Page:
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Volume 2014 (2014), Article ID 694193, 4 pages
The Effect of Adjuvant Zinc Therapy on Recovery from Pneumonia in Hospitalized Children: A Double-Blind Randomized Controlled Trial
1Department of Medicine, Islamic Azad University, Qom Branch, Qom, Iran
2Students' Research Committee, Islamic Azad University, Tehran Medical Branch, Tehran, Iran
3School of Public Heath, Department of Epidemiology, Shahid Beheshti University of Medical Sciences, Tehran, Iran
Received 14 January 2014; Revised 16 April 2014; Accepted 27 April 2014; Published 12 May 2014
Academic Editor: Joaquim Ruiz Blazquez
Copyright © 2014 Mohammad Javad Qasemzadeh et al. This is an open access article distributed under the Creative Commons Attribution License, which permits unrestricted use, distribution, and reproduction in any medium, provided the original work is properly cited.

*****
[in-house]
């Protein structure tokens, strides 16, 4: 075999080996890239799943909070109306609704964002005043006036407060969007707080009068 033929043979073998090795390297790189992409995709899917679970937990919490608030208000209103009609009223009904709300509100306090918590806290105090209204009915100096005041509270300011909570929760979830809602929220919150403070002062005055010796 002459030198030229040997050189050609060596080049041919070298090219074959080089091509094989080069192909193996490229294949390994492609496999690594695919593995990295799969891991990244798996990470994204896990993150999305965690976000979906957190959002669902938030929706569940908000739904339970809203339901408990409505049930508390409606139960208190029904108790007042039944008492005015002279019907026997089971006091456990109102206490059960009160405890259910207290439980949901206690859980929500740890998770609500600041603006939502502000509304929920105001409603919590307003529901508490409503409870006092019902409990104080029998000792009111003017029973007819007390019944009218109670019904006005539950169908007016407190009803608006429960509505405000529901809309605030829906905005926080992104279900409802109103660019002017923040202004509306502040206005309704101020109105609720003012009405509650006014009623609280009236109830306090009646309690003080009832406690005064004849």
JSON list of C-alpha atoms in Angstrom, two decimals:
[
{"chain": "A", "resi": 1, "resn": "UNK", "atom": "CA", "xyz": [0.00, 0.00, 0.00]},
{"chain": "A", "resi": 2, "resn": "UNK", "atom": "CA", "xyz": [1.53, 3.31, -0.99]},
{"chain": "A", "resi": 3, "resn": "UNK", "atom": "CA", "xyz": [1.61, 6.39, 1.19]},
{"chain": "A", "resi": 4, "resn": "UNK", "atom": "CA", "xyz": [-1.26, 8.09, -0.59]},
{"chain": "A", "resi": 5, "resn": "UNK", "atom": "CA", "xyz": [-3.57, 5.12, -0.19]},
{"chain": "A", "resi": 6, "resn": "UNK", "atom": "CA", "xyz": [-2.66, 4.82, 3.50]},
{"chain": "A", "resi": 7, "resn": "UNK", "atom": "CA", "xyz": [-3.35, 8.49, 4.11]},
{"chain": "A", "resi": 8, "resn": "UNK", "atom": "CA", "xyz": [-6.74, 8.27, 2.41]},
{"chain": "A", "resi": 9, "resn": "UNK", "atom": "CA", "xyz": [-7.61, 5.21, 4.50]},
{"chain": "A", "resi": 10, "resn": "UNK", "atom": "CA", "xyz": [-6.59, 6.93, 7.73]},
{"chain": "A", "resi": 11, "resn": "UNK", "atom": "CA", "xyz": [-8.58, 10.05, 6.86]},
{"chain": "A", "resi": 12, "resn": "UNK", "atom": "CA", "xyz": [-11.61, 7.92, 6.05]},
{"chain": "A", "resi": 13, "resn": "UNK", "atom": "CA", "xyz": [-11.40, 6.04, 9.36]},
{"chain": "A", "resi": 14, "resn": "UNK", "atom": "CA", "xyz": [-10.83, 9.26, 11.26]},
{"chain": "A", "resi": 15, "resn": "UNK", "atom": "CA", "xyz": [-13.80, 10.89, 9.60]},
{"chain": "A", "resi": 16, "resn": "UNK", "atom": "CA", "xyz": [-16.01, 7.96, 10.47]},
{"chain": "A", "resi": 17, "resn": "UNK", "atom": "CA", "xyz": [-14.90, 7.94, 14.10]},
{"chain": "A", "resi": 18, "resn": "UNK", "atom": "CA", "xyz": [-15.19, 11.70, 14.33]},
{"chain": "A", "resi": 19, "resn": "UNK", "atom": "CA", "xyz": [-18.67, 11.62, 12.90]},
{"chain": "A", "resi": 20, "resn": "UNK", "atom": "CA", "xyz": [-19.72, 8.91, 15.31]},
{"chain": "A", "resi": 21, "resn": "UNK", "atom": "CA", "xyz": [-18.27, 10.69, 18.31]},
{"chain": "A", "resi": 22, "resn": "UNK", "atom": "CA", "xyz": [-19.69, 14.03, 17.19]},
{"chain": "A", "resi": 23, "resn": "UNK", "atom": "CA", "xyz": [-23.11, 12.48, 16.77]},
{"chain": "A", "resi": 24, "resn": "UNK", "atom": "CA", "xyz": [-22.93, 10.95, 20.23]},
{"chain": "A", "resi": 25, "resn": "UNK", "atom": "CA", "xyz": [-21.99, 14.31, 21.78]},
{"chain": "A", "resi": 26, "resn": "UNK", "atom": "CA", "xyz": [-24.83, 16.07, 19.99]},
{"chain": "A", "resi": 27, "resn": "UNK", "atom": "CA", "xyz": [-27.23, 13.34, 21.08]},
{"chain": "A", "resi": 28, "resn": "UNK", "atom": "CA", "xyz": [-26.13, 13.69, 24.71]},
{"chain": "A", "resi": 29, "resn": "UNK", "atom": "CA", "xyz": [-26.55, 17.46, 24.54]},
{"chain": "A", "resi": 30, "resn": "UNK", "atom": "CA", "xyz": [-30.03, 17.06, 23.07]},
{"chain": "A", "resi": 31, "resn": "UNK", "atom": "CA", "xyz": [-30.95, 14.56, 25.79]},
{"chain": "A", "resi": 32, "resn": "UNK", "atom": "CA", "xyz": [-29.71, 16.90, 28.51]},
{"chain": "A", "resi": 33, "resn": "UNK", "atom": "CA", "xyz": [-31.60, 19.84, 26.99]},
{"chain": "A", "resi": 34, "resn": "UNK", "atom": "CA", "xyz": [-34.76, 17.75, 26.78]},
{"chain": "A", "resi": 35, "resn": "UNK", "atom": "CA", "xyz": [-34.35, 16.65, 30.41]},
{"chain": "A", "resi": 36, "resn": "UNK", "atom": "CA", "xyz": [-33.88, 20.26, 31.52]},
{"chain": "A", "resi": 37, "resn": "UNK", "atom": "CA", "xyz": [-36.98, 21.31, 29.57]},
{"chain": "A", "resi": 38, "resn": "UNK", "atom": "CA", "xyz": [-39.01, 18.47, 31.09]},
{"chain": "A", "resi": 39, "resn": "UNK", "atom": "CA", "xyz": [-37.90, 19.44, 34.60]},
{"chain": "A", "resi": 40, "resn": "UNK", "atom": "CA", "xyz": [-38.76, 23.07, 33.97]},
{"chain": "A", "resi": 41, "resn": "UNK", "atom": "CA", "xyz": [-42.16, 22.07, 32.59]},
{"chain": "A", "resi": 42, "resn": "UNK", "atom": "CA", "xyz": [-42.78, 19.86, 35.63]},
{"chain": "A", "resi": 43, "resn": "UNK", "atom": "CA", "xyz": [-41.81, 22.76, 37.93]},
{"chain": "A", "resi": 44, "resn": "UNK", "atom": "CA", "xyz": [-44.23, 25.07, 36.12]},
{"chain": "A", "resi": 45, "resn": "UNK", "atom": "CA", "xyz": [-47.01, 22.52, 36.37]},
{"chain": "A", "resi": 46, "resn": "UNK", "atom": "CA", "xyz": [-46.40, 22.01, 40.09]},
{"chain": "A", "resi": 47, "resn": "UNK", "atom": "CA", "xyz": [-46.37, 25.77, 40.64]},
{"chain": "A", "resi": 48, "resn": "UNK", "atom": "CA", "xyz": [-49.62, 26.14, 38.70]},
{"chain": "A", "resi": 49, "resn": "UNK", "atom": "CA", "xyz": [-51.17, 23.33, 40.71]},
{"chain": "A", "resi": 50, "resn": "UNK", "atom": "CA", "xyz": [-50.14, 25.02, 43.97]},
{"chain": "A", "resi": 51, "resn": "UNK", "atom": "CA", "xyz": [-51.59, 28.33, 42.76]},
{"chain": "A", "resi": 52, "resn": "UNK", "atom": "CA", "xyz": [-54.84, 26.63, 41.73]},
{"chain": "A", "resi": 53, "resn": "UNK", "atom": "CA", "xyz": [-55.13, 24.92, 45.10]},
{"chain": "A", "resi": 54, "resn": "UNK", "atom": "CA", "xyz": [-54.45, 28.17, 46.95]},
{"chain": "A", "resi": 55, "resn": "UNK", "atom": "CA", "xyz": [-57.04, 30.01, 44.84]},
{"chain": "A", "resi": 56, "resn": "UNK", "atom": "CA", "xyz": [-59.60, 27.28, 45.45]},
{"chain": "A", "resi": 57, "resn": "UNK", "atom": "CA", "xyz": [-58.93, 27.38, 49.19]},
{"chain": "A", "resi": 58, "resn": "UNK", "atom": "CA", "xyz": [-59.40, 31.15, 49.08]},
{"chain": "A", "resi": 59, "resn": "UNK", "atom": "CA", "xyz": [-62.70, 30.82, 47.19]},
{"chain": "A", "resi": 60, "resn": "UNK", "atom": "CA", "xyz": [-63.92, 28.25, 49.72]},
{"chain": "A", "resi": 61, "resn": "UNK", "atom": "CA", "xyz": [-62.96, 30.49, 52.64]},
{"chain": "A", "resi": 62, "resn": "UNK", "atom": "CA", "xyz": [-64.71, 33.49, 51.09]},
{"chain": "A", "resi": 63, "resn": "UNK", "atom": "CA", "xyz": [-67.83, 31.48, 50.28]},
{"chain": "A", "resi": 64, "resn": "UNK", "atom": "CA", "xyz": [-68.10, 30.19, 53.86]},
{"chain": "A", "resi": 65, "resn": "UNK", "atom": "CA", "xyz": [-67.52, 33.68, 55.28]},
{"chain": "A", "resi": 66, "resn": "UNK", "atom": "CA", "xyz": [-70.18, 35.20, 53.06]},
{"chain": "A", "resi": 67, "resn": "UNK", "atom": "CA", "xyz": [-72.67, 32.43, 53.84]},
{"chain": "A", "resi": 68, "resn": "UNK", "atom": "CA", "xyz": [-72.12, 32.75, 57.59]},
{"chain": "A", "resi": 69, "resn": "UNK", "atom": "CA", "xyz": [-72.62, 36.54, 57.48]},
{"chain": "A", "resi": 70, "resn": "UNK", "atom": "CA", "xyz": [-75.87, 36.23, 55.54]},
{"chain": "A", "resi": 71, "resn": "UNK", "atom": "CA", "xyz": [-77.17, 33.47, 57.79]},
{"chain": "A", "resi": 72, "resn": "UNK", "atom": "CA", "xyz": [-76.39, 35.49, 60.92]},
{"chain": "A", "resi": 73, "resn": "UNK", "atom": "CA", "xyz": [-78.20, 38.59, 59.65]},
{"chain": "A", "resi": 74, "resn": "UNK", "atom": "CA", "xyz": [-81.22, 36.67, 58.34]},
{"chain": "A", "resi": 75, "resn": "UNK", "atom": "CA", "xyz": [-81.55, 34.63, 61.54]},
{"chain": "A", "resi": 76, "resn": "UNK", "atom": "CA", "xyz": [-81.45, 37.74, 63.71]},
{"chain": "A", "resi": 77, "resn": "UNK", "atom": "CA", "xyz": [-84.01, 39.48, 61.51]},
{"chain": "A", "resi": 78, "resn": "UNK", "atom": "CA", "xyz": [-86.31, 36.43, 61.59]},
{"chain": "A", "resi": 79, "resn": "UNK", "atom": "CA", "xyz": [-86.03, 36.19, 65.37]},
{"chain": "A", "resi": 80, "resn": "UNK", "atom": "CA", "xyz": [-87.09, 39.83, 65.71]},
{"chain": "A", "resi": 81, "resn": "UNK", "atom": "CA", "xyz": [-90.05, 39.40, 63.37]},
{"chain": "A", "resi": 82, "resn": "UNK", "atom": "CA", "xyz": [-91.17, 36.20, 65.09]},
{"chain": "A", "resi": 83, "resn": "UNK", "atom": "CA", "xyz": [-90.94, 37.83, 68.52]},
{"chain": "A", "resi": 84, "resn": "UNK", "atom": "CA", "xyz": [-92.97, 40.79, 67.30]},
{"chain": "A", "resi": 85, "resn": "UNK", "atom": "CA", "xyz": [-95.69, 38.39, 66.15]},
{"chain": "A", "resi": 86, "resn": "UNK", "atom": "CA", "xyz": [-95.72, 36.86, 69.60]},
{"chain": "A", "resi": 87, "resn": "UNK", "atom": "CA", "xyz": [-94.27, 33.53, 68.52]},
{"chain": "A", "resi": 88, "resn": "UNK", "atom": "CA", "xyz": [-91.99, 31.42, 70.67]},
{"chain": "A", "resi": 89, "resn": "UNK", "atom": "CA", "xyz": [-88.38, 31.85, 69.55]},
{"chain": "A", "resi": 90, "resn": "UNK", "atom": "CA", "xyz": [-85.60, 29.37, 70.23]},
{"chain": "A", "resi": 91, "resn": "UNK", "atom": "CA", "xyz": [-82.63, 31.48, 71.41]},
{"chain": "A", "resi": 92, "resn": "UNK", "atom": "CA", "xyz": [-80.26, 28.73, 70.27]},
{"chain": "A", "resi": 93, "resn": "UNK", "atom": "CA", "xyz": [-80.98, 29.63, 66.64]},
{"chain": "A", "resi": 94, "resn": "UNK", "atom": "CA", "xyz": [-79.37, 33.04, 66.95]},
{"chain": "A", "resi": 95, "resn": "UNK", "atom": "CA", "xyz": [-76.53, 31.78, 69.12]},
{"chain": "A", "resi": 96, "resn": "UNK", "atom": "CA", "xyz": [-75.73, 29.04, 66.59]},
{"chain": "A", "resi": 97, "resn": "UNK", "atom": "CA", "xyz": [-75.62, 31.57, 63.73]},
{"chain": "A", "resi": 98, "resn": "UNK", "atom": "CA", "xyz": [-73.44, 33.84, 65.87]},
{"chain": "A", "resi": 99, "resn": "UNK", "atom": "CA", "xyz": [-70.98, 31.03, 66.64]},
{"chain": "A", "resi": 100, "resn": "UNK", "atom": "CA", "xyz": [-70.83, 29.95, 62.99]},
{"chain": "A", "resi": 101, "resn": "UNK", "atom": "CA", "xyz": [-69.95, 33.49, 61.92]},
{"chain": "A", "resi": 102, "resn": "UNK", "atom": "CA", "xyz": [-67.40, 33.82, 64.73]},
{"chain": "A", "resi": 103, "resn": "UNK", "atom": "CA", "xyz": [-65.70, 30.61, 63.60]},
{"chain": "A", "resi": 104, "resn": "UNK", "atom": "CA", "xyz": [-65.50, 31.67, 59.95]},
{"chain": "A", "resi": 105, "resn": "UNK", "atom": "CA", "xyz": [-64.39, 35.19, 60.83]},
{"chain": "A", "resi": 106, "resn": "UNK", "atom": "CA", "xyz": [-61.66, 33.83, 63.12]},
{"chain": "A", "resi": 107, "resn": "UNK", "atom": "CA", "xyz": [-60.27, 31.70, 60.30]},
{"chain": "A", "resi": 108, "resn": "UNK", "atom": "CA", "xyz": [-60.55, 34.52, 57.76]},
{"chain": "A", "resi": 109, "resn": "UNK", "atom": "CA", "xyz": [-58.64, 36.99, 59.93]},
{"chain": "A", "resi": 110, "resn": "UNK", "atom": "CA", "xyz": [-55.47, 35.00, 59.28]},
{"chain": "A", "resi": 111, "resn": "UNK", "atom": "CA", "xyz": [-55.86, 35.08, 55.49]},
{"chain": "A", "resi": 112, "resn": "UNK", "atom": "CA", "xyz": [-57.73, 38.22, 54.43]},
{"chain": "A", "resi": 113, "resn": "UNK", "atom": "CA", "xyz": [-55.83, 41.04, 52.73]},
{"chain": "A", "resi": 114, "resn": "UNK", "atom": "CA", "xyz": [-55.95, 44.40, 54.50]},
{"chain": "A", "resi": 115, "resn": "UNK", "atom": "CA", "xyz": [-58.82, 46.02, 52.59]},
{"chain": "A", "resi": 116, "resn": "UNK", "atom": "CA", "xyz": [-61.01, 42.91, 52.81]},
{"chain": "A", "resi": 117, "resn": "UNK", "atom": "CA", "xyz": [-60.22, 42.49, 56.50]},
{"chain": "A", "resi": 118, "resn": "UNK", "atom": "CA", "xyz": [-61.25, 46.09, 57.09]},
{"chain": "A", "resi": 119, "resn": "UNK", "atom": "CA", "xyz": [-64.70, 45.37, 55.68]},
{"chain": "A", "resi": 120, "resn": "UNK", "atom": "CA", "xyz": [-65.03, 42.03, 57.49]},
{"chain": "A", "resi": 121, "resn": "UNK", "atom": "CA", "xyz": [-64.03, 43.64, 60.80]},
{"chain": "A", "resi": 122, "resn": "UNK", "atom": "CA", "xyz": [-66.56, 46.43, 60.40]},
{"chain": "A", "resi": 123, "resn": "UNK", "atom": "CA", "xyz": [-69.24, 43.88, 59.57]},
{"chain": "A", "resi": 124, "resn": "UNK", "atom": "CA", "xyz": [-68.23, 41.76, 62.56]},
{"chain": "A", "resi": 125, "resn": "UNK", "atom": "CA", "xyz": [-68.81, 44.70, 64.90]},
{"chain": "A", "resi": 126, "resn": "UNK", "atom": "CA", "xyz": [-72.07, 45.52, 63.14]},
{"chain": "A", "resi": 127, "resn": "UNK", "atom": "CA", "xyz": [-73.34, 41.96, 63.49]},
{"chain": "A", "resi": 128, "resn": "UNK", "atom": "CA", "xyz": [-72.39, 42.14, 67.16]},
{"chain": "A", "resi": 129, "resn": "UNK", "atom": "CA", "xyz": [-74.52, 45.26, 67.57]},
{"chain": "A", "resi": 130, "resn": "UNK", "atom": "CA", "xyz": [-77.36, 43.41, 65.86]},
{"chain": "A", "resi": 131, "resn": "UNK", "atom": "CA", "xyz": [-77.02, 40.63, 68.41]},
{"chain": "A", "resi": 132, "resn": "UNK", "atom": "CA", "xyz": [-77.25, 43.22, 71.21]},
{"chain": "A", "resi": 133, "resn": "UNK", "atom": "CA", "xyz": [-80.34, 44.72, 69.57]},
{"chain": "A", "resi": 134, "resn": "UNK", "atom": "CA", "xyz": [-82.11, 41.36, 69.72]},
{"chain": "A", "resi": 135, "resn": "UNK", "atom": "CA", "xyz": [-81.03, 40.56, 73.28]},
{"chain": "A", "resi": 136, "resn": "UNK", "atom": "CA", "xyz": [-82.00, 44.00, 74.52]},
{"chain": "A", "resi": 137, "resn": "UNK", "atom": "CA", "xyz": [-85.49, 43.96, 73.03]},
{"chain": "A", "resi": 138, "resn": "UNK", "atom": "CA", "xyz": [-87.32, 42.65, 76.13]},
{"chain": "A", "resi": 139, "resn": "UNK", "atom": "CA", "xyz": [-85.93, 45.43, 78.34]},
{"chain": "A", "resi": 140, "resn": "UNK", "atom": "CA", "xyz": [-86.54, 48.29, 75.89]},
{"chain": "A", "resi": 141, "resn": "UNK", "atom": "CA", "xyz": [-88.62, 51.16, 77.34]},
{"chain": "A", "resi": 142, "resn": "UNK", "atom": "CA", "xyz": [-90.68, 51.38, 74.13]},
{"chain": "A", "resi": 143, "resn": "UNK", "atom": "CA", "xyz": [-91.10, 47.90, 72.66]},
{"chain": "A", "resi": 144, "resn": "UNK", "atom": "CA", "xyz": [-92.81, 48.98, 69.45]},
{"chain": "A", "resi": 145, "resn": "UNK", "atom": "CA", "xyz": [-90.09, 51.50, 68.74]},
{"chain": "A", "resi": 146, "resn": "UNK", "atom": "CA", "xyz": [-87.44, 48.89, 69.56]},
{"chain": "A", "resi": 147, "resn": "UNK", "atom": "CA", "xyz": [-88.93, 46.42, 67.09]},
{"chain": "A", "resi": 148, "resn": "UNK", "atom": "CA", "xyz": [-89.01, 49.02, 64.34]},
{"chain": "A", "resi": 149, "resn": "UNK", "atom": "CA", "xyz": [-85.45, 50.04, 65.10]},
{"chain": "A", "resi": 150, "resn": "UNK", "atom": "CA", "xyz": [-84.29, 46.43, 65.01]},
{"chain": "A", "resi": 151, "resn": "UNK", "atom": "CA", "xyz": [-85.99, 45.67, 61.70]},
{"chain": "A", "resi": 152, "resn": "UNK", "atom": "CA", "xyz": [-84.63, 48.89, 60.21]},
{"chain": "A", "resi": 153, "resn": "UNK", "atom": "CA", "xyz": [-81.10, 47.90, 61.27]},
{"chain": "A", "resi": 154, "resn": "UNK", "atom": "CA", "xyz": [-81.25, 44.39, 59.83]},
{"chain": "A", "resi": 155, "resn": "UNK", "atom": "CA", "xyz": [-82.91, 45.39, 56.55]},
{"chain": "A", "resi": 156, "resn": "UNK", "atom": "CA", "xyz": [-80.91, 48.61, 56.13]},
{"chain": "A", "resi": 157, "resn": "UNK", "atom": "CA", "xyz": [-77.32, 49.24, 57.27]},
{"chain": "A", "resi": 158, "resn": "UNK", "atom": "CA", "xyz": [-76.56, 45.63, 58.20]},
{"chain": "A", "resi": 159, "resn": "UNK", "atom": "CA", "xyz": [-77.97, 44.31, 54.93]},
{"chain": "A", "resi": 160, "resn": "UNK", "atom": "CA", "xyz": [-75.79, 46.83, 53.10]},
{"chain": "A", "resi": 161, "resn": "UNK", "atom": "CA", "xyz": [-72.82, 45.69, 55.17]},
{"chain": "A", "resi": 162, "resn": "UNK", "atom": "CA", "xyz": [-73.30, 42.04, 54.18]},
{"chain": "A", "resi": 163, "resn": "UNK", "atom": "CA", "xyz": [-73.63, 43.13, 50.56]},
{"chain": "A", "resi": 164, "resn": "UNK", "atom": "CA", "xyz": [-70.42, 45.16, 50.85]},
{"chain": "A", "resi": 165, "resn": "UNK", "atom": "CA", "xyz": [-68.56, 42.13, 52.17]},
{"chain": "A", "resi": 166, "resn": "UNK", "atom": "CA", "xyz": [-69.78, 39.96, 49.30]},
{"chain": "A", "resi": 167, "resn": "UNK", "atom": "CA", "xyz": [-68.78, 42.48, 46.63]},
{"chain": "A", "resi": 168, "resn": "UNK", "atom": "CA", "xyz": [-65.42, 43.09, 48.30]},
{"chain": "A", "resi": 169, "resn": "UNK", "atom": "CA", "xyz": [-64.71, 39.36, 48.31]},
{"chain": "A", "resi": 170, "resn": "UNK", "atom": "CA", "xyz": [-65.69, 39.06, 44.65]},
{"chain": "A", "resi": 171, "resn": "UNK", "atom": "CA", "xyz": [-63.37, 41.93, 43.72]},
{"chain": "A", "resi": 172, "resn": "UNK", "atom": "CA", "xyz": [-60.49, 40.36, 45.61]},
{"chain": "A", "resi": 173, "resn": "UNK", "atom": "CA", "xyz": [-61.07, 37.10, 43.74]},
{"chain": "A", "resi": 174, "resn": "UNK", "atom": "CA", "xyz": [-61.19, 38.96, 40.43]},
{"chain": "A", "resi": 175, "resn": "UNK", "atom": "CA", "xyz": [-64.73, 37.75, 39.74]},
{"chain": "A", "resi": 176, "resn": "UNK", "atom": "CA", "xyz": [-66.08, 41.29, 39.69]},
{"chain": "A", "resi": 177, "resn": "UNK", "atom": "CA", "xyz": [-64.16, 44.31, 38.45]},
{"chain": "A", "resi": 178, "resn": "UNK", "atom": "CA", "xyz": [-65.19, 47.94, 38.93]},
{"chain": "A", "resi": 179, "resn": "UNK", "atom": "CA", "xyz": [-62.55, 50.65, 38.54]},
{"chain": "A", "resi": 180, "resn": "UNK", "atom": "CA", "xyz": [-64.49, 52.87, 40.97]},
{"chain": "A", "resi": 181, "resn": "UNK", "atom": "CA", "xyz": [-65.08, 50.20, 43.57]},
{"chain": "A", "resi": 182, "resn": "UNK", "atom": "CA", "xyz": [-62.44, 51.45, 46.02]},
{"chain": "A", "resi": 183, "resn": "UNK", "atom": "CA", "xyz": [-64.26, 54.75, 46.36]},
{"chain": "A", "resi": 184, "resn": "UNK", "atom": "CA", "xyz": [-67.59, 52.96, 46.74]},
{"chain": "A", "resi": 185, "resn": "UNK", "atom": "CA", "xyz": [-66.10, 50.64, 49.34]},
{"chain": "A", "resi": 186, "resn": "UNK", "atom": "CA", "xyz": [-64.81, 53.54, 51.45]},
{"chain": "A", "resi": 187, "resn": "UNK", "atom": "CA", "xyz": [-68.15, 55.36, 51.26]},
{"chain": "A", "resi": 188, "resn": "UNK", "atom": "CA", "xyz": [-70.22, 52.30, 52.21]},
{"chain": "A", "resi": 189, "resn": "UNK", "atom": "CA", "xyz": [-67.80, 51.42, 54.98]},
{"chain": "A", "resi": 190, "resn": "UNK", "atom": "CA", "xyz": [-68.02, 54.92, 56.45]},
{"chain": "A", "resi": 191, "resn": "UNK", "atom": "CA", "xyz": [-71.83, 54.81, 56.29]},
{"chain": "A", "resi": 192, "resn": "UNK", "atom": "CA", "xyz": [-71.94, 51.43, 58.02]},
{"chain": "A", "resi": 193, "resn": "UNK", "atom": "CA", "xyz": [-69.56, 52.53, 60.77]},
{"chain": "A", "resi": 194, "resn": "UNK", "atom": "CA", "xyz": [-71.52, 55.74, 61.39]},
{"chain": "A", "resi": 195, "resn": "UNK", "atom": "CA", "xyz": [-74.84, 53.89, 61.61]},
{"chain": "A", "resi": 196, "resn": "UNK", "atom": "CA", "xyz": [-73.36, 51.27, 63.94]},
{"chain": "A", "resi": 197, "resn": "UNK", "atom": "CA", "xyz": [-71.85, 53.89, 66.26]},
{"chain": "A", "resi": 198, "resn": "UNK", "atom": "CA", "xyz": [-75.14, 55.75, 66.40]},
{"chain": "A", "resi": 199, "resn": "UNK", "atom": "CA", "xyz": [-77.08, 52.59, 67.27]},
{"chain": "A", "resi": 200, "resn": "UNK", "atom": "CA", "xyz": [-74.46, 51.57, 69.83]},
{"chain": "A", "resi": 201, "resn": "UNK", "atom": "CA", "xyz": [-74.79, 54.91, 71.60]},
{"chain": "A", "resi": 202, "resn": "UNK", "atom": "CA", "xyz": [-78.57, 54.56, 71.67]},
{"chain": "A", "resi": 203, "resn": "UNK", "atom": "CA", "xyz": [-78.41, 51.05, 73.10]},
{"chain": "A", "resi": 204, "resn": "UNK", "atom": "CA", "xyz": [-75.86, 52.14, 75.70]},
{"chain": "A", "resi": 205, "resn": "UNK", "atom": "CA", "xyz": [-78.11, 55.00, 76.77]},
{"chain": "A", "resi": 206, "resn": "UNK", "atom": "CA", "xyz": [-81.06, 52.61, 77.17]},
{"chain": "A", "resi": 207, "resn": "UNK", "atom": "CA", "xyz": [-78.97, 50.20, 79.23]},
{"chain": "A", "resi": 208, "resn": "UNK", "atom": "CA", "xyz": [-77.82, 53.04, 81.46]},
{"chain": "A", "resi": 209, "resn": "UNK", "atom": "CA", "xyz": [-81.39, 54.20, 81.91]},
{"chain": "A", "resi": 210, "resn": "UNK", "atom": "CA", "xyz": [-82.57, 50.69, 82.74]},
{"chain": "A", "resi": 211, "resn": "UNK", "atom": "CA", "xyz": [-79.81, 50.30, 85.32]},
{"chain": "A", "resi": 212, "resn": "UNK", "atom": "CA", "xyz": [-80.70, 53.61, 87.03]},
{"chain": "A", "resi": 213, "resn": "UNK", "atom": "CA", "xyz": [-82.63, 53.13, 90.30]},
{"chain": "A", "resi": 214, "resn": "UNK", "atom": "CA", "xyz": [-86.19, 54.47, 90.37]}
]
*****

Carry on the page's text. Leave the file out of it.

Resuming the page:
Objectives. Pneumonia is one of the common mortality causes in young children. Some studies have shown beneficial effect of zinc supplements on treatment of pneumonia. The present study aimed to investigate the effects of short courses of zinc administration on recovery from this disease in hospitalized children. Methods. In a parallel Double-Blind Randomized Controlled Trial at Ayatollah Golpaygani Hospital in Qom, 120 children aged 3–60 months with pneumonia were randomly assigned 1 : 1 to receive zinc or placebo (5 mL every 12 hours) along with the common antibiotic treatments until discharge. Primary outcome was recovery from pneumonia which included the incidence and resolving clinical symptoms and duration of hospitalization. Results. The difference between two groups in all clinical symptoms at admittance and the variables affecting the disease such as age and sex were not statistically significant () at baseline. Compared to the placebo group, the treatment group showed a statistically significant decrease in duration of clinical symptoms () and hospitalization (). Conclusions. Supplemental administration of zinc can expedite the healing process and results in faster resolution of clinical symptoms in children with pneumonia. In general, zinc administration, along with common antibiotic treatments, is recommended in this group of children. It can also reduce the drug resistance caused by multiple antibiotic therapies. This trial is approved by Medical Ethic Committee of Islamic Azad University in Iran (ID Number: 8579622-Q). This study is also registered in AEARCTR (The American Economic Association's Registry for Randomized Controlled Trials). This trial is registered with RCT ID: AEARCTR-0000187.